Journey to the Center of Self-Doubt

Novoselic Points at the Sistine Chapel - 1991. Krist Novoselic's column runs every Tuesday on the Daily Weekly.
This column is the third installment of a (coincidental) trilogy regarding spiritual matters.

Last night I had one of those anxiety dreams in which I was naked in public. Walking around a colossal department store, I suddenly realized I wasn't wearing anything. It was very uncomfortable, and I tried to ignore it as if it were normal. But people watched, and I worried. Then the dream shifted to another circumstance, and I was clothed again.

I live in a remote place, and even though I enjoy privacy, there are plenty of opportunities for exposing myself to the world. I write a weekly column, give interviews, and travel to events in public places. In the first installment of this trilogy, I wrote about finding truth on the way up Mt. St. Helens. I didn't climb the mountain to write a story, and I sure didn't Tweet my revelation moments after it happened. But again, I put myself out there--so no boo-hoo for Krist and his subconscious anxiety!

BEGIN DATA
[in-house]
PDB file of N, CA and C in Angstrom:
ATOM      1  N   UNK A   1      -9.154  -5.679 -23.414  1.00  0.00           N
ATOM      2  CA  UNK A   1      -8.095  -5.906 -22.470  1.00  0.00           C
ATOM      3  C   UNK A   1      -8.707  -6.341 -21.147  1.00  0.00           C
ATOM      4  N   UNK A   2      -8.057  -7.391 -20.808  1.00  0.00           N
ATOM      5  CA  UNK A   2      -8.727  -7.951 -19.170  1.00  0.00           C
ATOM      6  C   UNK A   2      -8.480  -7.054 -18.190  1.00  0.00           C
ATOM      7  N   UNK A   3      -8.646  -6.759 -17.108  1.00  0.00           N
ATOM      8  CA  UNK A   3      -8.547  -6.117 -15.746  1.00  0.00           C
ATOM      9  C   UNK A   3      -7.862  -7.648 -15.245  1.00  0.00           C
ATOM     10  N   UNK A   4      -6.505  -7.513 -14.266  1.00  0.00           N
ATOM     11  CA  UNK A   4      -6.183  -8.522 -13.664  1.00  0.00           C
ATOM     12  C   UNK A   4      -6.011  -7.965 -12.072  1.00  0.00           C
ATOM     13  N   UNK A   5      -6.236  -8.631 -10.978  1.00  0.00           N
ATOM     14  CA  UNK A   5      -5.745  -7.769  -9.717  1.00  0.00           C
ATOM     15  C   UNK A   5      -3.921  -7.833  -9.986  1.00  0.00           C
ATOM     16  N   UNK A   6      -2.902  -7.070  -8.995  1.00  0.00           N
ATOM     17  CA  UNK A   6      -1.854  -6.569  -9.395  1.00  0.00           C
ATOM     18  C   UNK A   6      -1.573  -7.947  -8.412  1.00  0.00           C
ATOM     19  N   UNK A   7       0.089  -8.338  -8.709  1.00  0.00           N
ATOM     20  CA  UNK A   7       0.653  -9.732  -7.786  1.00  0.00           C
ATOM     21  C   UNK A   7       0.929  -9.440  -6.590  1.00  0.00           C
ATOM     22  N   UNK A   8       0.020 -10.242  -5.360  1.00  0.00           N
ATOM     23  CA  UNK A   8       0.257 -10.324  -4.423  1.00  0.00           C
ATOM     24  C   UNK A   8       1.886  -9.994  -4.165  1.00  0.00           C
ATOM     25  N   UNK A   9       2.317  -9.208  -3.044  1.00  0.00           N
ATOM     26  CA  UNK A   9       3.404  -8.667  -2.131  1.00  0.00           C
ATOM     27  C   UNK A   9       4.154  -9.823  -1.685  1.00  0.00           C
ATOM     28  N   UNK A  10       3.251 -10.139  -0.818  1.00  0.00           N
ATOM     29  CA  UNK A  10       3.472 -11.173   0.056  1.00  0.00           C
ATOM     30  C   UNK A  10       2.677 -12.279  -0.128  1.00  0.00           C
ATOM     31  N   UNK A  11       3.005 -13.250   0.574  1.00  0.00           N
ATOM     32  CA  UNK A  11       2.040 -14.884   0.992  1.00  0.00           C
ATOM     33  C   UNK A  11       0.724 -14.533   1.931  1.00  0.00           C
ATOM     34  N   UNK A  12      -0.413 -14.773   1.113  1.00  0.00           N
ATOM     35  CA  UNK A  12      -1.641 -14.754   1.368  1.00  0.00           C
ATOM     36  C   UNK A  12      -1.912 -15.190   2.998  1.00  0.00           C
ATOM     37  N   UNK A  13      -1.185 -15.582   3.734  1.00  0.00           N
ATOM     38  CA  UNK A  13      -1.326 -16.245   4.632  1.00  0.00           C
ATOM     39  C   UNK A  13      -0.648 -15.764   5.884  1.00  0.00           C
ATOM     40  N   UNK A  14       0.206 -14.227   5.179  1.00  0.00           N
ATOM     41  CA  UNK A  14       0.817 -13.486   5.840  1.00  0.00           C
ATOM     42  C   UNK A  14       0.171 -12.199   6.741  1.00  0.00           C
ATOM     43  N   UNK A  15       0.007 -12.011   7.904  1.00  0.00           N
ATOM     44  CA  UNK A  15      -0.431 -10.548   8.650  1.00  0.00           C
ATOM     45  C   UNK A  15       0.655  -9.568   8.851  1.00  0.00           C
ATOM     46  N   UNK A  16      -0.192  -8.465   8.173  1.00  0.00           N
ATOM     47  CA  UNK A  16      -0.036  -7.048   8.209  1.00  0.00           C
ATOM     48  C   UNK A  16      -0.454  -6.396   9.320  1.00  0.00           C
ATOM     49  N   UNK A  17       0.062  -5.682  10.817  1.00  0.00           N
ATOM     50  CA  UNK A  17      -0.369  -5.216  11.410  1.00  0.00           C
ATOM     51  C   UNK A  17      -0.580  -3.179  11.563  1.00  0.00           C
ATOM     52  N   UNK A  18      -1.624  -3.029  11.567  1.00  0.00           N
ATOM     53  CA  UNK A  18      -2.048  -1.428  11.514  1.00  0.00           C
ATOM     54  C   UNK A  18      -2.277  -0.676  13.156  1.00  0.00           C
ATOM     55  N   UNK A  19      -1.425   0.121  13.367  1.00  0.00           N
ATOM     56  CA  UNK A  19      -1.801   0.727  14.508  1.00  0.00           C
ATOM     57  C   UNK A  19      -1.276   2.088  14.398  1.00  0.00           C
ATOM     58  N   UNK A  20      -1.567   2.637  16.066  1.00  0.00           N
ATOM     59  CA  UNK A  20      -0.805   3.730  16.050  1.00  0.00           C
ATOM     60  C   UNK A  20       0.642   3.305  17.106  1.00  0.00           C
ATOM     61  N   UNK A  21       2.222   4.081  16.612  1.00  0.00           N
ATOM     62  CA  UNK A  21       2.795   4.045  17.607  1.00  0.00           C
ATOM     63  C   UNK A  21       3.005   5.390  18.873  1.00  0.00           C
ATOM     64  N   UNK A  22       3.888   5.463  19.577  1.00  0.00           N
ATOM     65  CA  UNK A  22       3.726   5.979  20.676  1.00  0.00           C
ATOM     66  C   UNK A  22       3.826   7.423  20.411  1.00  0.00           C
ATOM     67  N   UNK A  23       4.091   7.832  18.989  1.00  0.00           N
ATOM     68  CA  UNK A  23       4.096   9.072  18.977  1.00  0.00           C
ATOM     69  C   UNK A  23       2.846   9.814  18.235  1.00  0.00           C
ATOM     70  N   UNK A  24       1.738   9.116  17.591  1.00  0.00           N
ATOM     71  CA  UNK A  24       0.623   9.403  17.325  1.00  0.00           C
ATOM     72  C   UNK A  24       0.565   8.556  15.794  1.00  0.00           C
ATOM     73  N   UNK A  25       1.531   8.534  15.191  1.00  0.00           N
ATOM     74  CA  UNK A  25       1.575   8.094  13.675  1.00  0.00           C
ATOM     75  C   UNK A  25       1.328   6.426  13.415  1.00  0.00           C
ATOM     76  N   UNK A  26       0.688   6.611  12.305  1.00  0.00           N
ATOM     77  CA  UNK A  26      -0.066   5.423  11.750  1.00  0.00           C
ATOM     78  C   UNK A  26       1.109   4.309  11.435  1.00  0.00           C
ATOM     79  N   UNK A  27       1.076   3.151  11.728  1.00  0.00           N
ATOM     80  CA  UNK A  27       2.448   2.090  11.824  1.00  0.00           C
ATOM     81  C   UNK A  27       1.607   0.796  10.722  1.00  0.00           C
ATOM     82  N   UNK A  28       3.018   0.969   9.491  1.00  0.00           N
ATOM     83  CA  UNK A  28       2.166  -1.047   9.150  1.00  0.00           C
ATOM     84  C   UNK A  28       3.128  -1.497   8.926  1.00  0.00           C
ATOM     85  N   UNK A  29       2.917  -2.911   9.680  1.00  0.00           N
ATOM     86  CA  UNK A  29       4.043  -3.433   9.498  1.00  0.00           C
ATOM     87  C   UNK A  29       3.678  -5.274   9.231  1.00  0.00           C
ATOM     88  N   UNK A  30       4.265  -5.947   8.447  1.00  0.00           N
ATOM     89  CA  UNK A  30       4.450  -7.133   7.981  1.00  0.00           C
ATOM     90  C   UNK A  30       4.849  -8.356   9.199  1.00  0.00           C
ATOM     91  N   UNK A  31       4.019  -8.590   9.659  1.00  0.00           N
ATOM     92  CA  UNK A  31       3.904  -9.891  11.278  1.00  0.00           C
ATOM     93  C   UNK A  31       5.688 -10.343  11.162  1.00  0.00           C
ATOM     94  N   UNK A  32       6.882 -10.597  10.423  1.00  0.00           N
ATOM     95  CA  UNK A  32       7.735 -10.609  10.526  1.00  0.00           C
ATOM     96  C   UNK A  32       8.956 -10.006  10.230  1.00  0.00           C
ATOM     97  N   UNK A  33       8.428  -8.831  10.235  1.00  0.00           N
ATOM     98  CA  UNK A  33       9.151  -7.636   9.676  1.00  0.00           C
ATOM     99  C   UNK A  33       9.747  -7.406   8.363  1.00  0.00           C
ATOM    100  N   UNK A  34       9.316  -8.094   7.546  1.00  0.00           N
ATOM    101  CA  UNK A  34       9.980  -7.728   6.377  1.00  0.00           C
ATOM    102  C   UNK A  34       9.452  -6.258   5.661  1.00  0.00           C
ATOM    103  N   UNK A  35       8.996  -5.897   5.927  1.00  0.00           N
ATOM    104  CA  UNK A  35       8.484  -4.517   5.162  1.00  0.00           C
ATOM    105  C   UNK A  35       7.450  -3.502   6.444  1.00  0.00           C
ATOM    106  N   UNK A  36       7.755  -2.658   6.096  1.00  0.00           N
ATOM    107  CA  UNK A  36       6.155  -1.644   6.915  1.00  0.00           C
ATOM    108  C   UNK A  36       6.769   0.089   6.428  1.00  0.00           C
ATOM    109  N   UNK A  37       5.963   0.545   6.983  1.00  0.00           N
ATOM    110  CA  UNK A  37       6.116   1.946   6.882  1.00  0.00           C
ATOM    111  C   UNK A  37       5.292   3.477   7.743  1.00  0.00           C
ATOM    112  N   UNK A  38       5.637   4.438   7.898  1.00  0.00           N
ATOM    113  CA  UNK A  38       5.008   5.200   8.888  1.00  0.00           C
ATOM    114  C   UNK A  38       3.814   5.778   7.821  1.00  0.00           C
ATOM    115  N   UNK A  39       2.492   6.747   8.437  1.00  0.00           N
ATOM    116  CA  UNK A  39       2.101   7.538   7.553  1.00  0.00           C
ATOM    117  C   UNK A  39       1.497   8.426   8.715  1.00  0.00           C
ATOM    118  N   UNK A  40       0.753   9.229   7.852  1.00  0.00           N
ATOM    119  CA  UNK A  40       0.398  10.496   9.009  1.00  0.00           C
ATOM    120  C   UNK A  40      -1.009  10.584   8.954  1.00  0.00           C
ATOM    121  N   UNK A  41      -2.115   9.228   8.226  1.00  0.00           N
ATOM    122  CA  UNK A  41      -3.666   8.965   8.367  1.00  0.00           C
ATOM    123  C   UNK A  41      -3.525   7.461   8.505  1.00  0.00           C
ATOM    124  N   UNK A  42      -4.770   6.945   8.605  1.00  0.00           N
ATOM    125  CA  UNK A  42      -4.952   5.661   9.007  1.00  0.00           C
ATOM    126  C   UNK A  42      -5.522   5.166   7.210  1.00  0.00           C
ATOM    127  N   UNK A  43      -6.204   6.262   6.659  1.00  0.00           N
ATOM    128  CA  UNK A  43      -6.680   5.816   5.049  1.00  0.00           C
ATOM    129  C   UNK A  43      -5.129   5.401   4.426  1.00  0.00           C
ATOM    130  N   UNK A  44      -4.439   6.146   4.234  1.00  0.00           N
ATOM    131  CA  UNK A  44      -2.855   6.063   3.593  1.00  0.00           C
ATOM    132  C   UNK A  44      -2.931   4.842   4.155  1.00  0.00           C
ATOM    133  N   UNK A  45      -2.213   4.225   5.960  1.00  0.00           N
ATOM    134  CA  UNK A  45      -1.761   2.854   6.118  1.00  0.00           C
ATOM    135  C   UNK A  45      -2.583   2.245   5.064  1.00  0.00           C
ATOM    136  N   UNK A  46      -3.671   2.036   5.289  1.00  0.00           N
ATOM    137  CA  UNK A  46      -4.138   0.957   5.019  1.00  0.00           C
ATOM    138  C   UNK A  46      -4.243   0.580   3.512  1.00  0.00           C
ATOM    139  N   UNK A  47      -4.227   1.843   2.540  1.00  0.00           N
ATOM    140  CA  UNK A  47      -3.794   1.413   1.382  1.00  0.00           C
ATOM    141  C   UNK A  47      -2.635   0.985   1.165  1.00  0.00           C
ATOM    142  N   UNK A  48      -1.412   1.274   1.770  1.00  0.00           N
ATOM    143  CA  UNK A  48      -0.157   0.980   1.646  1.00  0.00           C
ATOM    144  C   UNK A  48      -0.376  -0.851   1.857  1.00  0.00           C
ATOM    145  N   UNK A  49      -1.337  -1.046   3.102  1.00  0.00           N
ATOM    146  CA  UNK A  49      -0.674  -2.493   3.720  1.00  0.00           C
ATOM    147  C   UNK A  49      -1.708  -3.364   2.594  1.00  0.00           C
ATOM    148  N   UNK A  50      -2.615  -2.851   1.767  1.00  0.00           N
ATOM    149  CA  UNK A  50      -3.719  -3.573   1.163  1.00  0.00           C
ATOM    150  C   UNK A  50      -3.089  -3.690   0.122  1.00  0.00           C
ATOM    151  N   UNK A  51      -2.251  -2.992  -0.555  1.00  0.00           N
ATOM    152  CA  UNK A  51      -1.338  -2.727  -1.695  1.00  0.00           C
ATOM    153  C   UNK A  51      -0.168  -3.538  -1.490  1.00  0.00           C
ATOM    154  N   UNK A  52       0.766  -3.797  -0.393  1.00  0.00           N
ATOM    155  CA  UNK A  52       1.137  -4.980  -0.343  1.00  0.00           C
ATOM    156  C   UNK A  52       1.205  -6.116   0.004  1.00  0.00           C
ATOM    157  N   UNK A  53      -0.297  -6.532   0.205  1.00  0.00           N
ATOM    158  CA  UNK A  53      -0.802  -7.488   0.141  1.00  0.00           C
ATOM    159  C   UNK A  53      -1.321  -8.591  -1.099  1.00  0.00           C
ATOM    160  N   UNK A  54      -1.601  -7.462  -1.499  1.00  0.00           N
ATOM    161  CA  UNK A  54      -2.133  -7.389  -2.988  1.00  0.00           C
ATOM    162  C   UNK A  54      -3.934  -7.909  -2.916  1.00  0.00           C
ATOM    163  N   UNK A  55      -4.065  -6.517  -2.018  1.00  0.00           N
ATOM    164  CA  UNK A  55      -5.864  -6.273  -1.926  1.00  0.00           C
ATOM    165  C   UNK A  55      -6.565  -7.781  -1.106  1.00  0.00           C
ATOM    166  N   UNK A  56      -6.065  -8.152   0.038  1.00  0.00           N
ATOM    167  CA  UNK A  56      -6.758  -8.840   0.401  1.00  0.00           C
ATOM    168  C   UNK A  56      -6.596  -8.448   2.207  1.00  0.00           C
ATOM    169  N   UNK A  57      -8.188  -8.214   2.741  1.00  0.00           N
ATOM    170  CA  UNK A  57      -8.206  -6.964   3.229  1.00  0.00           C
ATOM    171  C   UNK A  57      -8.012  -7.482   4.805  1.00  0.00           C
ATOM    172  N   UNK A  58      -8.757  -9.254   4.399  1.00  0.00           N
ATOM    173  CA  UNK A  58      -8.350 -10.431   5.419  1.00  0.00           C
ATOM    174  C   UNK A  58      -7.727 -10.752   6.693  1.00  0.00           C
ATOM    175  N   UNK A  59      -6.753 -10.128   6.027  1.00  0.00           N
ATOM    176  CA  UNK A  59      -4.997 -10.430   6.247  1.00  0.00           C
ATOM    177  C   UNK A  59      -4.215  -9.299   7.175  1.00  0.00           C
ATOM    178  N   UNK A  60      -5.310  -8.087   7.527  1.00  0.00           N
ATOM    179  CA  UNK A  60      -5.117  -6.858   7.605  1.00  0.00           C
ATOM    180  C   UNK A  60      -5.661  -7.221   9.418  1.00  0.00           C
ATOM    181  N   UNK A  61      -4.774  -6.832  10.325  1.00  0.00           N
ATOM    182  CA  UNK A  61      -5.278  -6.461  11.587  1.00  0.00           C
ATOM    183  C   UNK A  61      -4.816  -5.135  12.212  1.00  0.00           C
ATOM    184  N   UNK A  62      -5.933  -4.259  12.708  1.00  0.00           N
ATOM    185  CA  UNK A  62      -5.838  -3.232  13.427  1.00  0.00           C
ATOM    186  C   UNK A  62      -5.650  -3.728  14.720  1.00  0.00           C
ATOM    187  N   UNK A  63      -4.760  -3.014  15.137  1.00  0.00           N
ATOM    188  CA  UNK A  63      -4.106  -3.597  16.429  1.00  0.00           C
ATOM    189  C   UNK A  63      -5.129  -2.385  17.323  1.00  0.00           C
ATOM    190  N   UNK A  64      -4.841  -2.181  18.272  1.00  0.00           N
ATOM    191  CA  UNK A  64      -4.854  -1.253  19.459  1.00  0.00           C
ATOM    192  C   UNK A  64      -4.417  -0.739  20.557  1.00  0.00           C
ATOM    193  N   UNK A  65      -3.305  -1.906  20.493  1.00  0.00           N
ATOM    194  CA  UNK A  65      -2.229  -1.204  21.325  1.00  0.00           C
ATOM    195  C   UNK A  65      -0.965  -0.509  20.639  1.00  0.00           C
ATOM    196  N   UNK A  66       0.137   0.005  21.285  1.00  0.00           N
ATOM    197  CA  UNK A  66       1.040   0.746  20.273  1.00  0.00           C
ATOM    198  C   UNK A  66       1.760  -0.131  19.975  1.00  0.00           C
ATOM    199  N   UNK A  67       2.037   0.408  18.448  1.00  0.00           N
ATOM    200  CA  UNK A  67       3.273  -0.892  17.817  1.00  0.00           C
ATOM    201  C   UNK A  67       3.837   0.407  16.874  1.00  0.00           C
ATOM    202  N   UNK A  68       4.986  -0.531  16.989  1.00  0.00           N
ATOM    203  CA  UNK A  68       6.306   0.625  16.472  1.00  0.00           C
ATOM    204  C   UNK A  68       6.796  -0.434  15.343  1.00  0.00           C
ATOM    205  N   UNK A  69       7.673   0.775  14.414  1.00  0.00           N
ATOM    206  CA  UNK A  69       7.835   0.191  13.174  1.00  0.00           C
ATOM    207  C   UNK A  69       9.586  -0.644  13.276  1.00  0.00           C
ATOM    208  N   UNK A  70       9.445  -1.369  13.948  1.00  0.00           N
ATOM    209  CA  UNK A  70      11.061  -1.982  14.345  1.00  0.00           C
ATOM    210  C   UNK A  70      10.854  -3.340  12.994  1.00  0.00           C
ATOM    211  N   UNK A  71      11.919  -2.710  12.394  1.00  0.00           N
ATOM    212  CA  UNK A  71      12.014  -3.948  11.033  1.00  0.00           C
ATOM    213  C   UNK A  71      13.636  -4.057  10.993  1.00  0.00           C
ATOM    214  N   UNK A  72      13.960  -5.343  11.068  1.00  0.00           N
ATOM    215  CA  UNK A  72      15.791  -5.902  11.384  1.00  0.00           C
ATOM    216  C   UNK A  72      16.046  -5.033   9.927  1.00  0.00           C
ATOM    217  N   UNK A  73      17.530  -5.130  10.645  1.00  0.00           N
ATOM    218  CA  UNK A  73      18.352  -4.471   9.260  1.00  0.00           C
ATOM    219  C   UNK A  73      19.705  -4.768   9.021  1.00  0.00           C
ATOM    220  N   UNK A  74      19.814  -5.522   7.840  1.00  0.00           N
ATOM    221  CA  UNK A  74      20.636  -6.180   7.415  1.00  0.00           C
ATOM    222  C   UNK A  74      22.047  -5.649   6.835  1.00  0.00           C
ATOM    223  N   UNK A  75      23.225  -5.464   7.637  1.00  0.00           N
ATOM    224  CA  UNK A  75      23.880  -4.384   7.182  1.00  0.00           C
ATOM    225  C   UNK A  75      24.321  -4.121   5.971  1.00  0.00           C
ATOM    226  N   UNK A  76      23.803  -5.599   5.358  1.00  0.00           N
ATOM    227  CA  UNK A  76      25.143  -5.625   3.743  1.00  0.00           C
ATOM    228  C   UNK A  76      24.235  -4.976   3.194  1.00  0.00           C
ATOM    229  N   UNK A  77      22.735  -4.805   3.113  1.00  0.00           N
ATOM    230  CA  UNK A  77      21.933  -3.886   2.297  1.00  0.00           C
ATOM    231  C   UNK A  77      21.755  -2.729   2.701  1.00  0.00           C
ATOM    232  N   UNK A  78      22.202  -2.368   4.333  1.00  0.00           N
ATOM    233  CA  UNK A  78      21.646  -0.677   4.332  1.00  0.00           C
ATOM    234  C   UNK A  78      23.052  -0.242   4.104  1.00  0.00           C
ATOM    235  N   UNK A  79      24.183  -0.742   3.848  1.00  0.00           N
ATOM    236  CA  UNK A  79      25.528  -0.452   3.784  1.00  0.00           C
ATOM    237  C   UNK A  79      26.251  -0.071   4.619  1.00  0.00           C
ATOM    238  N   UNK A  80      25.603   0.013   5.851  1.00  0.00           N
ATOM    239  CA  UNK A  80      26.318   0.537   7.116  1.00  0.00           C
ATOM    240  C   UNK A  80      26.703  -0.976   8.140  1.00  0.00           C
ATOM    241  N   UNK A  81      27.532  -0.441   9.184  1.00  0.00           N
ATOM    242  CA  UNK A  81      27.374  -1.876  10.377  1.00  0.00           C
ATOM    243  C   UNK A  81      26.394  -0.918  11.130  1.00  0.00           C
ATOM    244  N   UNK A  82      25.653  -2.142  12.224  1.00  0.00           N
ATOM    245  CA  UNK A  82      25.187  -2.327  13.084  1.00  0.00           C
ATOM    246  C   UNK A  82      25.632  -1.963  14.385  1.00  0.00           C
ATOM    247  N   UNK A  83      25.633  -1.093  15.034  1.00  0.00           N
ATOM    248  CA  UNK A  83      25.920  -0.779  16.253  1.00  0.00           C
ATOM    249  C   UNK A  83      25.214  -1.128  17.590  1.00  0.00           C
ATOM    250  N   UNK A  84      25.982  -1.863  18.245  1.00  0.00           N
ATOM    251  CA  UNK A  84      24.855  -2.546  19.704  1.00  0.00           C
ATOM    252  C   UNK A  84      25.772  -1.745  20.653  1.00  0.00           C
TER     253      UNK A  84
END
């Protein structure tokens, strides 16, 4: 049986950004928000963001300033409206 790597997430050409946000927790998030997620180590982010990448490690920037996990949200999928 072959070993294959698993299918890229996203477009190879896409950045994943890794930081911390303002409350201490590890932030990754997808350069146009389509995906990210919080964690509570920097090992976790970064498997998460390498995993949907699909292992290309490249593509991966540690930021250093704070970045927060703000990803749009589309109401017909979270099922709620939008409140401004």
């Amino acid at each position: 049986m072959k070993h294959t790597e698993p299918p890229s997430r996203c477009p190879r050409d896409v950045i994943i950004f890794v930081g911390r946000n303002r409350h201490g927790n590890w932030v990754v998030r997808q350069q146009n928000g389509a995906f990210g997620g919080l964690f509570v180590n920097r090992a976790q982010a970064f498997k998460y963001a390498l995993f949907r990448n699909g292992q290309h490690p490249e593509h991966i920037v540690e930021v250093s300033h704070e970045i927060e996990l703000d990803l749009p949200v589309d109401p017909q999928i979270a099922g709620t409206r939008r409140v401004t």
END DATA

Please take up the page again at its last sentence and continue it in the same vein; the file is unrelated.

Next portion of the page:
Writing this column has been a journey, and I've arrived at an observation: When I write about spiritual issues, as I have in the last two columns, they don't attract any negative comments from anonymous posters. I must have touched on something sacrosanct--even the anonymouth commenters have shut up. ("Anonymouth" is a conflation of the words anonymous, as in hidden identity, and mouth, as in big mouth or rudely opinionated. My use is synonymous with the term troll.)

There's an interesting quote from Nikos Kazantzakis in the novel The Fratricides--something along the lines of "What's the value of preaching if the soul isn't redeemable?" Even the anonymouthers know when to quit and reveal redeeming qualities. That, or they've been on vacation.

Kazantzakis also wrote The Last Temptation of Christ. It got the author in a lot of trouble with the religious people. In the book, Jesus has an all-too-human self-doubt. And the author ups the ante of blasphemy: On the cross, Jesus fantasizes about having the life of a regular human--even of living to an old age. But near the end of the illusion, Jesus faces his disciples, who had also grown old. They call him a coward, deserter, and traitor for bailing on his destiny as savior. But the visions are all an illusion conjured by the devil. Kazantzakis' Jesus shook off the trick and accepted his fate. He acknowledges his duty by shouting "It is accomplished" in the moment before he departs this realm. Kazantzakis even has Jesus redeeming himself after his thoughts went astray! And what a way to go--nailed naked to a cross.

I want it to be clear that I've only witnessed an apotheosis. I'm still alive.

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